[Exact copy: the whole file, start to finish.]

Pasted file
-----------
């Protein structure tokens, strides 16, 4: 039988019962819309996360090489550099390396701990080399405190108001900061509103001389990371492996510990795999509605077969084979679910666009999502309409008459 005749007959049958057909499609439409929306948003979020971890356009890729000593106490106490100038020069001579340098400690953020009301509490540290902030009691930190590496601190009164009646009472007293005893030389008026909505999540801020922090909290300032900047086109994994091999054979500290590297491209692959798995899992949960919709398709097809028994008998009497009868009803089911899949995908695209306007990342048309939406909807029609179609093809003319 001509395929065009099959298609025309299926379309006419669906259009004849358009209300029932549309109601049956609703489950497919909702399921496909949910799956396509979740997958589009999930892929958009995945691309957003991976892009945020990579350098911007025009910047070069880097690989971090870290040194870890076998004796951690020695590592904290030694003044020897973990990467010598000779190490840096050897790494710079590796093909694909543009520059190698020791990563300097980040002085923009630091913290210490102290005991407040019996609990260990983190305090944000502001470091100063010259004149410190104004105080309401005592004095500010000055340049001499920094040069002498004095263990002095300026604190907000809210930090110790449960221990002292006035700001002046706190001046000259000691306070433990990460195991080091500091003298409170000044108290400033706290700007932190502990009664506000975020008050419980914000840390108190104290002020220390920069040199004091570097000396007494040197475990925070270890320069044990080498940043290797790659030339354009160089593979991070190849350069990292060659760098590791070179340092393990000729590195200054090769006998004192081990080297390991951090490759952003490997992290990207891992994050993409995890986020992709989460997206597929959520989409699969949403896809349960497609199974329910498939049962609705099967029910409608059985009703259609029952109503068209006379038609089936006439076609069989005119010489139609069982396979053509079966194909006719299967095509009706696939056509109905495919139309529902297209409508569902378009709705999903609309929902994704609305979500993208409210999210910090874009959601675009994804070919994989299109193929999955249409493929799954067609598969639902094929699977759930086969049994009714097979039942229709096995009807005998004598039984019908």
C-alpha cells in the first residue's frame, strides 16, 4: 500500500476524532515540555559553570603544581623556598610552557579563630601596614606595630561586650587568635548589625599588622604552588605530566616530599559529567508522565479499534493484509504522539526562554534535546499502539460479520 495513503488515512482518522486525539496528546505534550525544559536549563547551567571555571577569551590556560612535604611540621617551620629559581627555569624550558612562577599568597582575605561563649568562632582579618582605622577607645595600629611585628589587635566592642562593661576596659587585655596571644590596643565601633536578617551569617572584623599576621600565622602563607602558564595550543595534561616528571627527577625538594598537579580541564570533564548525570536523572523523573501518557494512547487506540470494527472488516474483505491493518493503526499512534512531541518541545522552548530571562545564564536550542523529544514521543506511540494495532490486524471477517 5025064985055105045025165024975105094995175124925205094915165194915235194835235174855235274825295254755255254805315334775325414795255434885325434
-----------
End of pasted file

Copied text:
């Protein structure tokens, strides 16, 4: 039988019962819309996360090489550099390396701990080399405190108001900061509103001389990371492996510990795999509605077969084979679910666009999502309409008459 005749007959049958057909499609439409929306948003979020971890356009890729000593106490106490100038020069001579340098400690953020009301509490540290902030009691930190590496601190009164009646009472007293005893030389008026909505999540801020922090909290300032900047086109994994091999054979500290590297491209692959798995899992949960919709398709097809028994008998009497009868009803089911899949995908695209306007990342048309939406909807029609179609093809003319 001509395929065009099959298609025309299926379309006419669906259009004849358009209300029932549309109601049956609703489950497919909702399921496909949910799956396509979740997958589009999930892929958009995945691309957003991976892009945020990579350098911007025009910047070069880097690989971090870290040194870890076998004796951690020695590592904290030694003044020897973990990467010598000779190490840096050897790494710079590796093909694909543009520059190698020791990563300097980040002085923009630091913290210490102290005991407040019996609990260990983190305090944000502001470091100063010259004149410190104004105080309401005592004095500010000055340049001499920094040069002498004095263990002095300026604190907000809210930090110790449960221990002292006035700001002046706190001046000259000691306070433990990460195991080091500091003298409170000044108290400033706290700007932190502990009664506000975020008050419980914000840390108190104290002020220390920069040199004091570097000396007494040197475990925070270890320069044990080498940043290797790659030339354009160089593979991070190849350069990292060659760098590791070179340092393990000729590195200054090769006998004192081990080297390991951090490759952003490997992290990207891992994050993409995890986020992709989460997206597929959520989409699969949403896809349960497609199974329910498939049962609705099967029910409608059985009703259609029952109503068209006379038609089936006439076609069989005119010489139609069982396979053509079966194909006719299967095509009706696939056509109905495919139309529902297209409508569902378009709705999903609309929902994704609305979500993208409210999210910090874009959601675009994804070919994989299109193929999955249409493929799954067609598969639902094929699977759930086969049994009714097979039942229709096995009807005998004598039984019908």
C-alpha cells in the first residue's frame, strides 16, 4: 500500500476524532515540555559553570603544581623556598610552557579563630601596614606595630561586650587568635548589625599588622604552588605530566616530599559529567508522565479499534493484509504522539526562554534535546499502539460479520 495513503488515512482518522486525539496528546505534550525544559536549563547551567571555571577569551590556560612535604611540621617551620629559581627555569624550558612562577599568597582575605561563649568562632582579618582605622577607645595600629611585628589587635566592642562593661576596659587585655596571644590596643565601633536578617551569617572584623599576621600565622602563607602558564595550543595534561616528571627527577625538594598537579580541564570533564548525570536523572523523573501518557494512547487506540470494527472488516474483505491493518493503526499512534512531541518541545522552548530571562545564564536550542523529544514521543506511540494495532490486524471477517 5025064985055105045025165024975105094995175124925205094915165194915235194835235174855235274825295254755255254805315334775325414795255434885325434